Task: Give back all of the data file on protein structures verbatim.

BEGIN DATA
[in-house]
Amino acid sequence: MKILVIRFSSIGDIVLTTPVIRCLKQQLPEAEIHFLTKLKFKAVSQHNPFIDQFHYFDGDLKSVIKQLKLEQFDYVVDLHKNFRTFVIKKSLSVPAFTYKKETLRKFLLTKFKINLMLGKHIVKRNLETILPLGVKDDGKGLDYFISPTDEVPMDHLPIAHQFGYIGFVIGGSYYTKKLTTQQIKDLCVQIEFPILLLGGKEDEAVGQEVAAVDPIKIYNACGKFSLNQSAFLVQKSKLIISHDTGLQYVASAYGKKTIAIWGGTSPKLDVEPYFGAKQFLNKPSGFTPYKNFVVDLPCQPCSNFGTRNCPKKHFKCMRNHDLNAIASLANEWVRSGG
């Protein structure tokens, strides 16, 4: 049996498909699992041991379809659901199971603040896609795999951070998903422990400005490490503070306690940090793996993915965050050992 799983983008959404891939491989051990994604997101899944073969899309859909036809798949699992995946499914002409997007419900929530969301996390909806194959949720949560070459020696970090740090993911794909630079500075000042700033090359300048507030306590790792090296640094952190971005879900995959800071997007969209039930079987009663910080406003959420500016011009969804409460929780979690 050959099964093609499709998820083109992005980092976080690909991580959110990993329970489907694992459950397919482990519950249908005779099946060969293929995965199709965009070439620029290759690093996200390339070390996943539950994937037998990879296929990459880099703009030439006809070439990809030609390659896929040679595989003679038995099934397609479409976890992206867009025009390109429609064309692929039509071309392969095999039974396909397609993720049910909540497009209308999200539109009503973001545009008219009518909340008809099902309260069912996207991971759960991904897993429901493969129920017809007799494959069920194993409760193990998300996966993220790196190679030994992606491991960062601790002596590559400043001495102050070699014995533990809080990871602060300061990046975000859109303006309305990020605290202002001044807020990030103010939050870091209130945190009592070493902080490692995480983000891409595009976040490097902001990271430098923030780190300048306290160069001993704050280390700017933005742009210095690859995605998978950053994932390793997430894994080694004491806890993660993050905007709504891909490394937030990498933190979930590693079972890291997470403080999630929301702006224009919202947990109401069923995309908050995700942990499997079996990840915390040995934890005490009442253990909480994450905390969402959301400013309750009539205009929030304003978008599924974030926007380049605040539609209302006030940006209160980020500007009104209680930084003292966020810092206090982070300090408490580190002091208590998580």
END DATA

[in-house]
Amino acid sequence: MKILVIRFSSIGDIVLTTPVIRCLKQQLPEAEIHFLTKLKFKAVSQHNPFIDQFHYFDGDLKSVIKQLKLEQFDYVVDLHKNFRTFVIKKSLSVPAFTYKKETLRKFLLTKFKINLMLGKHIVKRNLETILPLGVKDDGKGLDYFISPTDEVPMDHLPIAHQFGYIGFVIGGSYYTKKLTTQQIKDLCVQIEFPILLLGGKEDEAVGQEVAAVDPIKIYNACGKFSLNQSAFLVQKSKLIISHDTGLQYVASAYGKKTIAIWGGTSPKLDVEPYFGAKQFLNKPSGFTPYKNFVVDLPCQPCSNFGTRNCPKKHFKCMRNHDLNAIASLANEWVRSGG
């Protein structure tokens, strides 16, 4: 049996498909699992041991379809659901199971603040896609795999951070998903422990400005490490503070306690940090793996993915965050050992 799983983008959404891939491989051990994604997101899944073969899309859909036809798949699992995946499914002409997007419900929530969301996390909806194959949720949560070459020696970090740090993911794909630079500075000042700033090359300048507030306590790792090296640094952190971005879900995959800071997007969209039930079987009663910080406003959420500016011009969804409460929780979690 050959099964093609499709998820083109992005980092976080690909991580959110990993329970489907694992459950397919482990519950249908005779099946060969293929995965199709965009070439620029290759690093996200390339070390996943539950994937037998990879296929990459880099703009030439006809070439990809030609390659896929040679595989003679038995099934397609479409976890992206867009025009390109429609064309692929039509071309392969095999039974396909397609993720049910909540497009209308999200539109009503973001545009008219009518909340008809099902309260069912996207991971759960991904897993429901493969129920017809007799494959069920194993409760193990998300996966993220790196190679030994992606491991960062601790002596590559400043001495102050070699014995533990809080990871602060300061990046975000859109303006309305990020605290202002001044807020990030103010939050870091209130945190009592070493902080490692995480983000891409595009976040490097902001990271430098923030780190300048306290160069001993704050280390700017933005742009210095690859995605998978950053994932390793997430894994080694004491806890993660993050905007709504891909490394937030990498933190979930590693079972890291997470403080999630929301702006224009919202947990109401069923995309908050995700942990499997079996990840915390040995934890005490009442253990909480994450905390969402959301400013309750009539205009929030304003978008599924974030926007380049605040539609209302006030940006209160980020500007009104209680930084003292966020810092206090982070300090408490580190002091208590998580």